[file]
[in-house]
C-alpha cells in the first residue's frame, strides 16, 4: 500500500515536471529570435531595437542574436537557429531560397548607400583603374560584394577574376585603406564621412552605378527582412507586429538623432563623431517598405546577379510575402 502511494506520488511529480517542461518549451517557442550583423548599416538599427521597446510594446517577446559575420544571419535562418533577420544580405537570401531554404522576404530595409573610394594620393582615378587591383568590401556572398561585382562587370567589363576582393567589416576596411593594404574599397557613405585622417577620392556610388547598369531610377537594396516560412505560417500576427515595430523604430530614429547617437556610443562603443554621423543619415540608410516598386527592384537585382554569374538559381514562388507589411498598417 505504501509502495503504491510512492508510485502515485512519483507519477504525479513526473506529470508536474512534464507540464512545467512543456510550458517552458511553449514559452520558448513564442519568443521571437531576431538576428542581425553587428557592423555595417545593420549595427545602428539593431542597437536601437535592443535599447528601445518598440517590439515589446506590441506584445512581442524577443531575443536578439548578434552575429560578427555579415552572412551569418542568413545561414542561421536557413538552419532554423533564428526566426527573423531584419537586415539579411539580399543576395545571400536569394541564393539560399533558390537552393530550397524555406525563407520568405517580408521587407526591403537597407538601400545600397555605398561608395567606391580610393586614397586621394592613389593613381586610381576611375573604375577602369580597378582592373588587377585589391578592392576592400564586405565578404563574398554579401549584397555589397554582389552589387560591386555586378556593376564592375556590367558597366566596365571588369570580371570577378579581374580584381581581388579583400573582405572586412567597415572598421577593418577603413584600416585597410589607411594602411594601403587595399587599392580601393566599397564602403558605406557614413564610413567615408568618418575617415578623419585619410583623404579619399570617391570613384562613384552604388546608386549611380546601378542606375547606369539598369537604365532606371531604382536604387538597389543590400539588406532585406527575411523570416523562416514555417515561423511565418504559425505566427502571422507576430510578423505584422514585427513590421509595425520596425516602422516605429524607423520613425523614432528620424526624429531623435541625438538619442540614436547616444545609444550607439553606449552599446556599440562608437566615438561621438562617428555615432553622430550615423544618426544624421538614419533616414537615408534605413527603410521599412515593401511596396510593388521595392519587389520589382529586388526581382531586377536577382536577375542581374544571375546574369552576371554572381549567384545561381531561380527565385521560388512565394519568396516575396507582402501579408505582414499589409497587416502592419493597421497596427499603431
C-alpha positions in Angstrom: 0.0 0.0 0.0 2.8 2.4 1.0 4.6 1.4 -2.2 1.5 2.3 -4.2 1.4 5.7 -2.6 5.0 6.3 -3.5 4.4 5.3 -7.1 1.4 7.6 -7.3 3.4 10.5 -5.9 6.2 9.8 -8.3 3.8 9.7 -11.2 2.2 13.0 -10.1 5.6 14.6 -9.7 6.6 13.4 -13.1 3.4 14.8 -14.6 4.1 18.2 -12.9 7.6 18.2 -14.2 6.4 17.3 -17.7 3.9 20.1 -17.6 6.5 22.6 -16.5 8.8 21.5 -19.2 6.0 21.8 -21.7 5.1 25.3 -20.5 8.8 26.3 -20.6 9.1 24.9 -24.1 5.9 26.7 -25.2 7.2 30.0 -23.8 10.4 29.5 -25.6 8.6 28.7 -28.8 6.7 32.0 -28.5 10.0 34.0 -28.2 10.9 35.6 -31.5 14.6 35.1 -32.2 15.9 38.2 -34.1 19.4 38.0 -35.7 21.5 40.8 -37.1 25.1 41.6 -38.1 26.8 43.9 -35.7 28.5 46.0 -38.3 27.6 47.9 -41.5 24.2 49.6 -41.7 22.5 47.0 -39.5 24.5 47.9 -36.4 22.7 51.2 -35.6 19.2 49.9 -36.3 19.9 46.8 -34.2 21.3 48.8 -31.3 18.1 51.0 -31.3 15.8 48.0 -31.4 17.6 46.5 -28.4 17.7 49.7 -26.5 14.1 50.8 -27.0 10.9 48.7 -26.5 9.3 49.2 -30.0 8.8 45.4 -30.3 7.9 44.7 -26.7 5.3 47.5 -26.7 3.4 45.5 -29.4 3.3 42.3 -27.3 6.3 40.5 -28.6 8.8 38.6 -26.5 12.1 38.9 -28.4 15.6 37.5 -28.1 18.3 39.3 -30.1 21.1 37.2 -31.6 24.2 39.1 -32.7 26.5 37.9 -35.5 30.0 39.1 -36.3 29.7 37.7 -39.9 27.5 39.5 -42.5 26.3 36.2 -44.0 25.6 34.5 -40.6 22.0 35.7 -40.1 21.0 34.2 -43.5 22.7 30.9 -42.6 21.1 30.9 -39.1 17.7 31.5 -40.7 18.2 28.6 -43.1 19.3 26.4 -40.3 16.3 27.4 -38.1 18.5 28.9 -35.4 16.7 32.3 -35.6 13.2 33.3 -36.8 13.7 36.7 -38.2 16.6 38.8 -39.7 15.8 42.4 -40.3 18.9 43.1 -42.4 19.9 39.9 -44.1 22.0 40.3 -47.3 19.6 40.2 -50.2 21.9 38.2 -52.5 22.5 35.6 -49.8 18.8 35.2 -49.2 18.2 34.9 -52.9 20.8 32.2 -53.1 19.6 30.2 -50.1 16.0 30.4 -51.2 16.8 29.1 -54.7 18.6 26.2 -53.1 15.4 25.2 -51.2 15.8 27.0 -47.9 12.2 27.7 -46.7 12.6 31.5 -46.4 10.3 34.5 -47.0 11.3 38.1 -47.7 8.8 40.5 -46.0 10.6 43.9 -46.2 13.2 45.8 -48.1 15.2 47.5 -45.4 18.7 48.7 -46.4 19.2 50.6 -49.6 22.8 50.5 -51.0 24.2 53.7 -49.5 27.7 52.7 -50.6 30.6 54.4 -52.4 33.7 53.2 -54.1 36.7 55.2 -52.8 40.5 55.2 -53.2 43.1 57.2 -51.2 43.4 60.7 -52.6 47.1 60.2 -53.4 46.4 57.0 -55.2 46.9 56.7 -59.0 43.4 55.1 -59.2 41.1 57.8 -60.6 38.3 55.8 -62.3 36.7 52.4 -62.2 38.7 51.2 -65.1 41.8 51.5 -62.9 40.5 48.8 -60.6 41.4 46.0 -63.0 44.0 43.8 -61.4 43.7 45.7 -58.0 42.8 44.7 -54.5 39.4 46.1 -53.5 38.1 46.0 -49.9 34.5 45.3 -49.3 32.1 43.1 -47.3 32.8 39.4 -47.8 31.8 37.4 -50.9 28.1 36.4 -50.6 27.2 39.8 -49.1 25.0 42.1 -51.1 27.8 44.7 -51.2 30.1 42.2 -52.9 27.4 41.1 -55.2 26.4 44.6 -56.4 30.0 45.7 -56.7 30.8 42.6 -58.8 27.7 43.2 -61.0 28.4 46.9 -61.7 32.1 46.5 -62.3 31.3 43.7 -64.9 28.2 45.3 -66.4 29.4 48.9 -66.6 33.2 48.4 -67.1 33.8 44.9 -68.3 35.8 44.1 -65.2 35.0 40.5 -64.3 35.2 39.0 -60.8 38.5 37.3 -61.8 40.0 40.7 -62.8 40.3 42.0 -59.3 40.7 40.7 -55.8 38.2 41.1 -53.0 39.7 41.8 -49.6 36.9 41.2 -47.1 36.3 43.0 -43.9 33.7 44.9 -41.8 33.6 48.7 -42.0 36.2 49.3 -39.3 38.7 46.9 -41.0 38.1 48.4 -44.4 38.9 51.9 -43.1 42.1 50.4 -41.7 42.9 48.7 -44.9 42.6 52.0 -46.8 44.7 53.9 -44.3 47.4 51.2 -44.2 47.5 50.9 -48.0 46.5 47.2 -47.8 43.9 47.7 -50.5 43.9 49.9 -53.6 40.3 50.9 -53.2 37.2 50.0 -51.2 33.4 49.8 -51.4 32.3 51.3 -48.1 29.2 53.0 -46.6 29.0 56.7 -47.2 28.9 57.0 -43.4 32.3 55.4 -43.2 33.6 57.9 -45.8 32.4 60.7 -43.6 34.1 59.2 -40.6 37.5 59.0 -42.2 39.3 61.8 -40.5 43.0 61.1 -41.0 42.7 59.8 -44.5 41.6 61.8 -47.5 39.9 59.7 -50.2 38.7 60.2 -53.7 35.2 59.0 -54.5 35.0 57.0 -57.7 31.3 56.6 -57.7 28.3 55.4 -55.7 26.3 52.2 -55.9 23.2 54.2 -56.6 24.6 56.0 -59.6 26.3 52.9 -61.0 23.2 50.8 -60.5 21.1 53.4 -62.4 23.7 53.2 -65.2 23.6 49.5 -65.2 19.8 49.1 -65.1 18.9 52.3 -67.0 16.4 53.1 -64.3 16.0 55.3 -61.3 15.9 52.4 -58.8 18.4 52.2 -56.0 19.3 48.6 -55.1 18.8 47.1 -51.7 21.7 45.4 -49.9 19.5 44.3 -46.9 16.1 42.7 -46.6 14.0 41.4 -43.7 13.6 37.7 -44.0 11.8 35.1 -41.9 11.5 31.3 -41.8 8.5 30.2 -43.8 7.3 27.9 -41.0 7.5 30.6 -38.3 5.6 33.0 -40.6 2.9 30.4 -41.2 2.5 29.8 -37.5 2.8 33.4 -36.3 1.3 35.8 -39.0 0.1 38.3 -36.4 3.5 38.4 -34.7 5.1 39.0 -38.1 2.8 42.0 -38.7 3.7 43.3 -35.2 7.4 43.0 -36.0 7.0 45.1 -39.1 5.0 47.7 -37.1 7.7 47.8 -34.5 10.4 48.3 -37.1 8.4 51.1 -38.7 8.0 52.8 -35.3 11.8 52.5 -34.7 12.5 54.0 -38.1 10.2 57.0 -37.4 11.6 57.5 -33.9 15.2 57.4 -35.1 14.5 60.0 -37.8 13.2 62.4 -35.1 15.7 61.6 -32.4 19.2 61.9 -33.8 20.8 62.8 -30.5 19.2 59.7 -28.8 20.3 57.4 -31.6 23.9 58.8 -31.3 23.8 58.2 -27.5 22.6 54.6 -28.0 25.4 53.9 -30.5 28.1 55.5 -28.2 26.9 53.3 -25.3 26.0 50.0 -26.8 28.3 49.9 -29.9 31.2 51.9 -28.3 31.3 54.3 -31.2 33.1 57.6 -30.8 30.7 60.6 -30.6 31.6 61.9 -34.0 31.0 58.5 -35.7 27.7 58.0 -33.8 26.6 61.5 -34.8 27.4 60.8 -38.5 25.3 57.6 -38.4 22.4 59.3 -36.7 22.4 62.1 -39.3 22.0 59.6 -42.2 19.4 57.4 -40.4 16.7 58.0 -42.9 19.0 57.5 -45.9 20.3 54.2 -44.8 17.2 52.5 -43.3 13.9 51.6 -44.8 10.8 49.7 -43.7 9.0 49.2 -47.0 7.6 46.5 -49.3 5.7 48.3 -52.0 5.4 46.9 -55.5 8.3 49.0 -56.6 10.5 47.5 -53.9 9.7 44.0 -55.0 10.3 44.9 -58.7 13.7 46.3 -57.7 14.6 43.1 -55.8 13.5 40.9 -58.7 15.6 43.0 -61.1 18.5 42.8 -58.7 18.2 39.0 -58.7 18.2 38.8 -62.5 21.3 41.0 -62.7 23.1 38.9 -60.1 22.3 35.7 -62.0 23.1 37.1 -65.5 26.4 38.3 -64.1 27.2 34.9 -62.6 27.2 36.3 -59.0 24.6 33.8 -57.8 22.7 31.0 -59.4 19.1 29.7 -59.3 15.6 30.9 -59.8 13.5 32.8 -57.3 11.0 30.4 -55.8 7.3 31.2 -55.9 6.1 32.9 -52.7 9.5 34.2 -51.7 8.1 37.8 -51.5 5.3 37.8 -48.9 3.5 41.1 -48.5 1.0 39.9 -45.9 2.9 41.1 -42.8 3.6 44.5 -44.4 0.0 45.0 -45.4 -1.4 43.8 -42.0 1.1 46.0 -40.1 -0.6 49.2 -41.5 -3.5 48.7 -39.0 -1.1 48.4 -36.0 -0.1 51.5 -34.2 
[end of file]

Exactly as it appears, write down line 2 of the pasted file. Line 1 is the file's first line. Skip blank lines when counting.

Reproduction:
C-alpha cells in the first residue's frame, strides 16, 4: 500500500515536471529570435531595437542574436537557429531560397548607400583603374560584394577574376585603406564621412552605378527582412507586429538623432563623431517598405546577379510575402 502511494506520488511529480517542461518549451517557442550583423548599416538599427521597446510594446517577446559575420544571419535562418533577420544580405537570401531554404522576404530595409573610394594620393582615378587591383568590401556572398561585382562587370567589363576582393567589416576596411593594404574599397557613405585622417577620392556610388547598369531610377537594396516560412505560417500576427515595430523604430530614429547617437556610443562603443554621423543619415540608410516598386527592384537585382554569374538559381514562388507589411498598417 505504501509502495503504491510512492508510485502515485512519483507519477504525479513526473506529470508536474512534464507540464512545467512543456510550458517552458511553449514559452520558448513564442519568443521571437531576431538576428542581425553587428557592423555595417545593420549595427545602428539593431542597437536601437535592443535599447528601445518598440517590439515589446506590441506584445512581442524577443531575443536578439548578434552575429560578427555579415552572412551569418542568413545561414542561421536557413538552419532554423533564428526566426527573423531584419537586415539579411539580399543576395545571400536569394541564393539560399533558390537552393530550397524555406525563407520568405517580408521587407526591403537597407538601400545600397555605398561608395567606391580610393586614397586621394592613389593613381586610381576611375573604375577602369580597378582592373588587377585589391578592392576592400564586405565578404563574398554579401549584397555589397554582389552589387560591386555586378556593376564592375556590367558597366566596365571588369570580371570577378579581374580584381581581388579583400573582405572586412567597415572598421577593418577603413584600416585597410589607411594602411594601403587595399587599392580601393566599397564602403558605406557614413564610413567615408568618418575617415578623419585619410583623404579619399570617391570613384562613384552604388546608386549611380546601378542606375547606369539598369537604365532606371531604382536604387538597389543590400539588406532585406527575411523570416523562416514555417515561423511565418504559425505566427502571422507576430510578423505584422514585427513590421509595425520596425516602422516605429524607423520613425523614432528620424526624429531623435541625438538619442540614436547616444545609444550607439553606449552599446556599440562608437566615438561621438562617428555615432553622430550615423544618426544624421538614419533616414537615408534605413527603410521599412515593401511596396510593388521595392519587389520589382529586388526581382531586377536577382536577375542581374544571375546574369552576371554572381549567384545561381531561380527565385521560388512565394519568396516575396507582402501579408505582414499589409497587416502592419493597421497596427499603431